To many Americans, Falafel is a fried ball of mashed up garbanzo beans that you can put in a sandwich. But to me, falafel reminds me of where I’m from – Sudan. Until recently, I thought there was really only one way to make it. But it turns out, there are many ways to fry a falafel, depending on where you’re from – and of course, everyone thinks their way is best. So I headed out around the Bay on a falafel shop hop.
Our part of the world is famous, or maybe infamous, for its interest in food and how it’s grown. We’re also known for local specialties ranging from sourdough bread to the super burrito. Author Erica J. Peters of Mountain View explains the history of several “signature dishes” in her book San Francisco, A Food Biography.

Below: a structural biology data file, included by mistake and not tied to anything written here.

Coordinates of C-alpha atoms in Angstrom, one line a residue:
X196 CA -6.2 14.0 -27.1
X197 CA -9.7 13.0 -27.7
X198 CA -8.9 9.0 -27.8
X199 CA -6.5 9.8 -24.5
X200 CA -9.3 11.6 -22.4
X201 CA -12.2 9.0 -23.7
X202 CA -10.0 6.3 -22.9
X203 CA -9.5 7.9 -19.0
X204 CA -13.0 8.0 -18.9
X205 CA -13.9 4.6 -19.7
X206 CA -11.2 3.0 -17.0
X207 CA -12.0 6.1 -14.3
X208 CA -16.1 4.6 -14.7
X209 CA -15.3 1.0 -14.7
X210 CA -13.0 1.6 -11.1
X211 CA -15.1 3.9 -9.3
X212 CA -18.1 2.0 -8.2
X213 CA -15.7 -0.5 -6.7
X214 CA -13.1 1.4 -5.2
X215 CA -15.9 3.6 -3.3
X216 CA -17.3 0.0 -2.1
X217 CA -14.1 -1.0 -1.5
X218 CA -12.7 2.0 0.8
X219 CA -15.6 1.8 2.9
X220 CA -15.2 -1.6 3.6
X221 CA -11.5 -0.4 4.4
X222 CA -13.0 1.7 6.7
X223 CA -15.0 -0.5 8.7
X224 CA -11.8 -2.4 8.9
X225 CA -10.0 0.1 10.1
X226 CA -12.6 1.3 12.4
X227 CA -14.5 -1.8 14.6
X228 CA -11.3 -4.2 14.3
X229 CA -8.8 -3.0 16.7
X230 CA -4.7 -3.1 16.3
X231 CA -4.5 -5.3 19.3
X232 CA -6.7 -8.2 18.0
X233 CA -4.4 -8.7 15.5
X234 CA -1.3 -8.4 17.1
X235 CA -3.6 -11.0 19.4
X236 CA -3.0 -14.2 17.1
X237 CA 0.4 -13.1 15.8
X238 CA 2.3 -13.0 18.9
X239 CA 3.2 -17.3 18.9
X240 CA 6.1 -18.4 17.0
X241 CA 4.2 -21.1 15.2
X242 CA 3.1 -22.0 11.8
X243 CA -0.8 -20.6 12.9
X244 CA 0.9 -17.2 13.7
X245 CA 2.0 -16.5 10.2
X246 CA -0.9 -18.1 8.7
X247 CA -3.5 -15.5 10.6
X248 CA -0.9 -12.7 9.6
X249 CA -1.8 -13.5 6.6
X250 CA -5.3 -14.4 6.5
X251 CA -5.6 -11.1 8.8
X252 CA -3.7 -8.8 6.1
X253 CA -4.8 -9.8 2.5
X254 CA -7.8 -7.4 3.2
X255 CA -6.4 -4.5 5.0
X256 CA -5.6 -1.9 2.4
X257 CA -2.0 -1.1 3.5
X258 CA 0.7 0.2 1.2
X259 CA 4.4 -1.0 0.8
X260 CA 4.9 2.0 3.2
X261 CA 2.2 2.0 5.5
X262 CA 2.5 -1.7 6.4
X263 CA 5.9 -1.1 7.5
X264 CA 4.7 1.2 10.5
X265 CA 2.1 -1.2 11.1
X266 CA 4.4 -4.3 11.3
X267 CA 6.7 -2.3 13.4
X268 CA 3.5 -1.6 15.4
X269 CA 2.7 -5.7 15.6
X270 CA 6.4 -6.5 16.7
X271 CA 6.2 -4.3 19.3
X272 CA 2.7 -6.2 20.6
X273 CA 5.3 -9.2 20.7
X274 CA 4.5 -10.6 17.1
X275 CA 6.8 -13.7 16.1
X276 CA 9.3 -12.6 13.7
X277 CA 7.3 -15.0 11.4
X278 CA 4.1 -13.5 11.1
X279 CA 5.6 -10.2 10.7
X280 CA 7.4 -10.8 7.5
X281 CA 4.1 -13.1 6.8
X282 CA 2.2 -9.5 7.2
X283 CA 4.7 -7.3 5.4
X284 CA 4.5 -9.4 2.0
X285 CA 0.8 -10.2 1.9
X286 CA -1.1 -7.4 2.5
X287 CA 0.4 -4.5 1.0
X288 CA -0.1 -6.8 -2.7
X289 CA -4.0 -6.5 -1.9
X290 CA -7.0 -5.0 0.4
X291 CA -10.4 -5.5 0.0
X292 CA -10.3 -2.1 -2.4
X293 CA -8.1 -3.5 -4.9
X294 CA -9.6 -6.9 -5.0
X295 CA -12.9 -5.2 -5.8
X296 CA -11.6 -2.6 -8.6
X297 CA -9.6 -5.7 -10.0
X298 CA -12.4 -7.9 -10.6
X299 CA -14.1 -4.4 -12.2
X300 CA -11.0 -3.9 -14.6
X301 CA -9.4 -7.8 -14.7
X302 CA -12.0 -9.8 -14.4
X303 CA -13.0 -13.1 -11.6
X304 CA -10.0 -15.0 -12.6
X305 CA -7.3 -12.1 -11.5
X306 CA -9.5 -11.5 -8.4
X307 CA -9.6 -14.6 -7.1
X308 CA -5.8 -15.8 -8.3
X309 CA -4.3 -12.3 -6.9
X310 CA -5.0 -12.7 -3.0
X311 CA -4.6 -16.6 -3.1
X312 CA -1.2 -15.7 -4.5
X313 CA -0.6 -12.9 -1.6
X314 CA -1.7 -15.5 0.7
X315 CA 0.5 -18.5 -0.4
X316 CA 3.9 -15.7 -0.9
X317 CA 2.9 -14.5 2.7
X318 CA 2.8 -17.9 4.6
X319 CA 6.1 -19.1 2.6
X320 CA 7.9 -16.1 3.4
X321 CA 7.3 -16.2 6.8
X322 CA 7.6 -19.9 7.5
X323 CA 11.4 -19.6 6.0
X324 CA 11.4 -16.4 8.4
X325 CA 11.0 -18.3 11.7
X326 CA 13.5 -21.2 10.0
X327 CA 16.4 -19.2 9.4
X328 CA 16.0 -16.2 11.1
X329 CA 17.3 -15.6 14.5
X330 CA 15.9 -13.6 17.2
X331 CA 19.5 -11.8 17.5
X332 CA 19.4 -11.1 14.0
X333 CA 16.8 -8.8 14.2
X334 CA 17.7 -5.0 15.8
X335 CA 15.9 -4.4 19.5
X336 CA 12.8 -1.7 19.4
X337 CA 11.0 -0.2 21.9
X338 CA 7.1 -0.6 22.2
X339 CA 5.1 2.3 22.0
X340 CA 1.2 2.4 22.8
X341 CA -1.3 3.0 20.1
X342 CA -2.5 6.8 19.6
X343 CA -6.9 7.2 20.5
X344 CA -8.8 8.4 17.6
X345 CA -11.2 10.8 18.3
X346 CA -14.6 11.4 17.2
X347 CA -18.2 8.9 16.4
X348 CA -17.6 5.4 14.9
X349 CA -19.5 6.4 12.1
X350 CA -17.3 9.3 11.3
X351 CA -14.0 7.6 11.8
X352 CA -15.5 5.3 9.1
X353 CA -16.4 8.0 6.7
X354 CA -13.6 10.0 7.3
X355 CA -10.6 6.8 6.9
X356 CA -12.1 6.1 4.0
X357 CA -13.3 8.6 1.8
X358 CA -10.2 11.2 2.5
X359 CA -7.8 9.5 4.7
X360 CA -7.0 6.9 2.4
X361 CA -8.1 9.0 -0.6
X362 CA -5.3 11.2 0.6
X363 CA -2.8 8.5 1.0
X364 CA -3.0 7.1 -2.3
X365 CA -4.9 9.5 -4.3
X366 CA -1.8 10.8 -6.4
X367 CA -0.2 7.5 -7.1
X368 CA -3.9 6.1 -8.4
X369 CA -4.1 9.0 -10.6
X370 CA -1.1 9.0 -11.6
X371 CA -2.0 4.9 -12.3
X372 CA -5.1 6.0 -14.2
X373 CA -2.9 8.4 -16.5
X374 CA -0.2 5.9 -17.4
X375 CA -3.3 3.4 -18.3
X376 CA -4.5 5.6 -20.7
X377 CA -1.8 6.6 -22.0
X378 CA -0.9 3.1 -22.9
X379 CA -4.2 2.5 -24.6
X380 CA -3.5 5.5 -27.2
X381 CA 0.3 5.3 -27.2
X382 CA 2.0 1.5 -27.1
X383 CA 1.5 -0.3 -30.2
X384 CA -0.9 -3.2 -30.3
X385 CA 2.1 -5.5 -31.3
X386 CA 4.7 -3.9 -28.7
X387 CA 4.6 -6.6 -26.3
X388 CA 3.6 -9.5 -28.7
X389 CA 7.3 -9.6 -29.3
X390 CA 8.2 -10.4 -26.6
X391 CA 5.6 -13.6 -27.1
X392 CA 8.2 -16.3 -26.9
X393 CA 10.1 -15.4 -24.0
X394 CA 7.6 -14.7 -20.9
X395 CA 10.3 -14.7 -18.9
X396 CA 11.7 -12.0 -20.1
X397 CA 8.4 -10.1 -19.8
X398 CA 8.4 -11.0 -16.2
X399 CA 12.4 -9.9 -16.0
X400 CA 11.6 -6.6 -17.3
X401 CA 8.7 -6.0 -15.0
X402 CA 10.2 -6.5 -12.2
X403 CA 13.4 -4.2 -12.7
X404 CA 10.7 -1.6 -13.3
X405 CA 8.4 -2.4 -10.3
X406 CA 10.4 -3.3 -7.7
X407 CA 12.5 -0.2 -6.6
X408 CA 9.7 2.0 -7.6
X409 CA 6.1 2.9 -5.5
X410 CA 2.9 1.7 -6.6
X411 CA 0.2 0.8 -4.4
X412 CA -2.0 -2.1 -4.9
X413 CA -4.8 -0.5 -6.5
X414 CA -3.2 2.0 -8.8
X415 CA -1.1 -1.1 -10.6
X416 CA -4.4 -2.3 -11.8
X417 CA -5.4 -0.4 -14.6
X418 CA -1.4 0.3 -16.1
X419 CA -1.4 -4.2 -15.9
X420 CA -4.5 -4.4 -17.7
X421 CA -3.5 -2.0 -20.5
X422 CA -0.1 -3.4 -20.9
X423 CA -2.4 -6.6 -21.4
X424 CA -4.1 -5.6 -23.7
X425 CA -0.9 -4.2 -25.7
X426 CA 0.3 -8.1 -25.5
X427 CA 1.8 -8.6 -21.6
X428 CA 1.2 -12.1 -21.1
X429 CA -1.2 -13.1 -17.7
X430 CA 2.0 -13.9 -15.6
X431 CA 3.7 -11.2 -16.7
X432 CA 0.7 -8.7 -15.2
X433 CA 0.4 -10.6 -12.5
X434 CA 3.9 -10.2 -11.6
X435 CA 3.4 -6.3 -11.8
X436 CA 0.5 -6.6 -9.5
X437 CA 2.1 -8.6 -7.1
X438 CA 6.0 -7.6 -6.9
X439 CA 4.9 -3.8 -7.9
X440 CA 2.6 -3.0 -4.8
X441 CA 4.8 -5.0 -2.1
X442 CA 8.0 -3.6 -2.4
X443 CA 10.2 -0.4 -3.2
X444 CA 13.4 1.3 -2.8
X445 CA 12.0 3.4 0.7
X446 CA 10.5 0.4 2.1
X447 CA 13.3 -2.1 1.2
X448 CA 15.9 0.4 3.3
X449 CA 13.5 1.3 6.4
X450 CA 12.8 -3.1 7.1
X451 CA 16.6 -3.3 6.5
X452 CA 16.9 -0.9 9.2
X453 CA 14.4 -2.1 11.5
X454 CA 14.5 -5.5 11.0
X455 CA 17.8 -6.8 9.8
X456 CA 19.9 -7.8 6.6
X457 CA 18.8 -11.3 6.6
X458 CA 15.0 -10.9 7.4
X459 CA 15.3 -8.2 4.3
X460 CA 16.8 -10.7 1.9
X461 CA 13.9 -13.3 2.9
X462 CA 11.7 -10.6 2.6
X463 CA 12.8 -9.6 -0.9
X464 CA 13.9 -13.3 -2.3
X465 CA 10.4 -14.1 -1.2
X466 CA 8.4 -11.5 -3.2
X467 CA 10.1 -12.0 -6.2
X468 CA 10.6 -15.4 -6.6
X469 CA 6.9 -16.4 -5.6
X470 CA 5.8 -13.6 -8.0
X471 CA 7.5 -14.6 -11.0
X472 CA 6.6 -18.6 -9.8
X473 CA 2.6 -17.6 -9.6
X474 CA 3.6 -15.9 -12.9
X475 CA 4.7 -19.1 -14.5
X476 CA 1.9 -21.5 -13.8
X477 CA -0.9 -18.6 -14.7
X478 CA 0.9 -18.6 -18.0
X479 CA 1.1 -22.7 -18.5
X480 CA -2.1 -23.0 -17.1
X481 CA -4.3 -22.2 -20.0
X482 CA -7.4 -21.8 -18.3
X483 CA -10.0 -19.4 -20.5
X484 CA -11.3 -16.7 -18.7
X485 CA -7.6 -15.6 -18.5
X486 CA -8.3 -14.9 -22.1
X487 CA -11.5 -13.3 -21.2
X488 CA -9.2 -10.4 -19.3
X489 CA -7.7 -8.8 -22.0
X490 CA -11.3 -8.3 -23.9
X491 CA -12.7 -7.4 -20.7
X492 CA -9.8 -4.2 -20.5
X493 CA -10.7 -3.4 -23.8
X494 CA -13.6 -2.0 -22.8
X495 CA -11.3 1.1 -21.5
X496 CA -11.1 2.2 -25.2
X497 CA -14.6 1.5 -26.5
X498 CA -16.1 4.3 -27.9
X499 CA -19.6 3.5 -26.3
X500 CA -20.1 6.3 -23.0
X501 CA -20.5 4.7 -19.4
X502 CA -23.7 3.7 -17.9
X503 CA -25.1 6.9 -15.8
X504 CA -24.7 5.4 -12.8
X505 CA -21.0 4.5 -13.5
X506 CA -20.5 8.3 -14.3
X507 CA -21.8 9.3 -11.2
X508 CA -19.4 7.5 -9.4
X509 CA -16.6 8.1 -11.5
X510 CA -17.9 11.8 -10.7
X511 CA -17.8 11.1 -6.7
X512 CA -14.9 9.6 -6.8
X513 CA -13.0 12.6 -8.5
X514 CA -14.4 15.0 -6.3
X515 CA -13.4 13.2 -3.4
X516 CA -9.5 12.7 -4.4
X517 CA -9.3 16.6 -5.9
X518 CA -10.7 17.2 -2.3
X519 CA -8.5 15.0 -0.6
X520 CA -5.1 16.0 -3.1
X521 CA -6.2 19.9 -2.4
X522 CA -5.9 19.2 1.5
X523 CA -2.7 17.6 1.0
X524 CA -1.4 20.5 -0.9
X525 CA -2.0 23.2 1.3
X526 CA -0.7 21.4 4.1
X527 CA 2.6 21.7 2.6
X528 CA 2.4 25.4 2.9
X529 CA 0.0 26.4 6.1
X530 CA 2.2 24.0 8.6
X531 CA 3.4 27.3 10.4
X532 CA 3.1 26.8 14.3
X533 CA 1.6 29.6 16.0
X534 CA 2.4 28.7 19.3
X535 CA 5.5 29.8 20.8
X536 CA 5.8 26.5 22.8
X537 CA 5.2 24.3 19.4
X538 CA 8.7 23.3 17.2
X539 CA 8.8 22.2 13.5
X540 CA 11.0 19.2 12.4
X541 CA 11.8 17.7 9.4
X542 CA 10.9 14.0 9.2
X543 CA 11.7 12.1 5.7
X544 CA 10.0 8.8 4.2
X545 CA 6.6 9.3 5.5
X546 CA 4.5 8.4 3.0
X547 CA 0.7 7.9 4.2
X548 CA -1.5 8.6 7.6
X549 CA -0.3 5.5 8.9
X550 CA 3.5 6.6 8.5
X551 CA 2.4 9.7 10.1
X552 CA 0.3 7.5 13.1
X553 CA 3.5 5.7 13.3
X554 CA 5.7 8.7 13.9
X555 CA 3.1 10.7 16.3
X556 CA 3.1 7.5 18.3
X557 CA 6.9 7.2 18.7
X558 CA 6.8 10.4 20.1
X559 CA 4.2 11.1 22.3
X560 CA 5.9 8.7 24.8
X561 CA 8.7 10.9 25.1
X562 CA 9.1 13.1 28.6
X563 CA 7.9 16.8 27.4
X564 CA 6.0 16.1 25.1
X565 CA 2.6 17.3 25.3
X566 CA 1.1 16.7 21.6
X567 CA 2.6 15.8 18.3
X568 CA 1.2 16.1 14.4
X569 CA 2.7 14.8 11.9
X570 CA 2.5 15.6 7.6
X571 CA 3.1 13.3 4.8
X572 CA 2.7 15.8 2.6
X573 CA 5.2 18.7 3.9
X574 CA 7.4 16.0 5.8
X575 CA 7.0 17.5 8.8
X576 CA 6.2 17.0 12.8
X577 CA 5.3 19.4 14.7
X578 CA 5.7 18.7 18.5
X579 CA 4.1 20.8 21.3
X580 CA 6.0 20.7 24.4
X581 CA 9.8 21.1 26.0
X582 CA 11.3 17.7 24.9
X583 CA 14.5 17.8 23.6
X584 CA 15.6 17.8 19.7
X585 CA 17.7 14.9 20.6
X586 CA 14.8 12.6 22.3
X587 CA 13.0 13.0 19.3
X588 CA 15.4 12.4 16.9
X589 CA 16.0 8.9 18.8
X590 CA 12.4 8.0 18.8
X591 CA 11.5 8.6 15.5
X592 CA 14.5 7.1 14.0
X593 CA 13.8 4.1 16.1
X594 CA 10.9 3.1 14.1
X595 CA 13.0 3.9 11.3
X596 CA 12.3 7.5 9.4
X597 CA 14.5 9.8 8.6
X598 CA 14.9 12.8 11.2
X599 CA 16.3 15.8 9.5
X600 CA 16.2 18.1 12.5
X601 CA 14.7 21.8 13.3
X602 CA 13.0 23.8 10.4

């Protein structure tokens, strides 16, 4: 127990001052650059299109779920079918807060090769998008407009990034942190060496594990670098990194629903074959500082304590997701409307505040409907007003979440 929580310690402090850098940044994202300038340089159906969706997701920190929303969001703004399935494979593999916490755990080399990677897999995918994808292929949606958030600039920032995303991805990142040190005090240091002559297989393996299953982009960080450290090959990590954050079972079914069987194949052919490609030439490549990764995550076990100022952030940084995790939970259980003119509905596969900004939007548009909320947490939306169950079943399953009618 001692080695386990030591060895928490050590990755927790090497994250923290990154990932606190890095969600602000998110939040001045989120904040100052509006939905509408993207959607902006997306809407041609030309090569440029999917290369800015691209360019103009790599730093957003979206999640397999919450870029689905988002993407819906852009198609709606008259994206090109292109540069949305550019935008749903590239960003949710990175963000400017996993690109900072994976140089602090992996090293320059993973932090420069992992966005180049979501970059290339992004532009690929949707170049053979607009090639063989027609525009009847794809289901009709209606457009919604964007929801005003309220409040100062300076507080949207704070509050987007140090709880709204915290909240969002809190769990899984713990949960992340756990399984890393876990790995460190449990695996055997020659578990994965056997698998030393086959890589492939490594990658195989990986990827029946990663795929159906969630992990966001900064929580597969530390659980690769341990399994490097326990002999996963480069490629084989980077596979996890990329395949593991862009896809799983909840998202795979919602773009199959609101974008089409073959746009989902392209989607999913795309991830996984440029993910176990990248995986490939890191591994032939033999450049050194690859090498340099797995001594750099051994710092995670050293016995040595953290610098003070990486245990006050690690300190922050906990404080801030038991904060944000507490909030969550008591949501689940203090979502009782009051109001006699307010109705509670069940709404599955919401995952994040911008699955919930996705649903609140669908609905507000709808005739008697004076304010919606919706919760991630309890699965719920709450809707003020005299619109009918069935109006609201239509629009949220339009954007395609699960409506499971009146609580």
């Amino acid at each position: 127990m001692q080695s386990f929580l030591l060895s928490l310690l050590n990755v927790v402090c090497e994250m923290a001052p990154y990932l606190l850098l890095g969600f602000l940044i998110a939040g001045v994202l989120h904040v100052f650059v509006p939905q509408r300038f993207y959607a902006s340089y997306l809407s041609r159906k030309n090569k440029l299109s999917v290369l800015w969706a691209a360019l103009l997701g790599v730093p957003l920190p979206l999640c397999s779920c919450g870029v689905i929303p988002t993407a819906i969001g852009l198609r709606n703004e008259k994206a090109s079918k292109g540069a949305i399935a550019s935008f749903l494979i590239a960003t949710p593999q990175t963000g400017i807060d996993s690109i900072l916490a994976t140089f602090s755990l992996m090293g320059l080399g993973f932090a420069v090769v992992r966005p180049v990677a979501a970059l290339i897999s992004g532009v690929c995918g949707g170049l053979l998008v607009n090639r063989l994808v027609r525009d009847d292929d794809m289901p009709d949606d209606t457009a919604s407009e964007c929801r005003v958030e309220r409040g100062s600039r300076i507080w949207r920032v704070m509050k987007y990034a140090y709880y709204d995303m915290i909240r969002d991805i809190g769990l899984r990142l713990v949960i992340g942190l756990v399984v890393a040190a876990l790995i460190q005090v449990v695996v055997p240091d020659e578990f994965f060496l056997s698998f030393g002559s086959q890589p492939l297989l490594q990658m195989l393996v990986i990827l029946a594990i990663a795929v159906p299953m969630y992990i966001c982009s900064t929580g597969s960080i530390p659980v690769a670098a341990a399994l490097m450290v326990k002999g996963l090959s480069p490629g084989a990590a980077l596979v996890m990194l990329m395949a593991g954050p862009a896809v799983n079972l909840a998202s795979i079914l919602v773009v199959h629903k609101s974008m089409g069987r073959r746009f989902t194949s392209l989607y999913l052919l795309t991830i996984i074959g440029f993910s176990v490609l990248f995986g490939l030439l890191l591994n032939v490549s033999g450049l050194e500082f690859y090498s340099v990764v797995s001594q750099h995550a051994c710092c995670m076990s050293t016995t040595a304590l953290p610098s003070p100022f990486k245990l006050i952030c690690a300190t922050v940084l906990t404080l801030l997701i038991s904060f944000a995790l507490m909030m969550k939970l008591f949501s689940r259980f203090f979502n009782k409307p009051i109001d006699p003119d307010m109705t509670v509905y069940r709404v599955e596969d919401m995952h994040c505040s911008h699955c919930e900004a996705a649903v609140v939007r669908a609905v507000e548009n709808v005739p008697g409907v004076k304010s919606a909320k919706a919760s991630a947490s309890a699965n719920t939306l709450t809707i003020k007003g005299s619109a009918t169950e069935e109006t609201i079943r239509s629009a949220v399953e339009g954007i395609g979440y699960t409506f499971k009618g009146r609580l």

The book highlights a number of Gold Rush-era specialties. Two of note are the Hangtown Fry, and sourdough bread.
Today we revisit a previous dispatch so Sandip can recover from the flu.
In America, Sandip discovered coma-inducing lunches of all you can eat chicken tikka masala and saag paneer and naan for just 9.99. Well, what goes around comes around. The great Indian buffet has come to India - with a vengeance.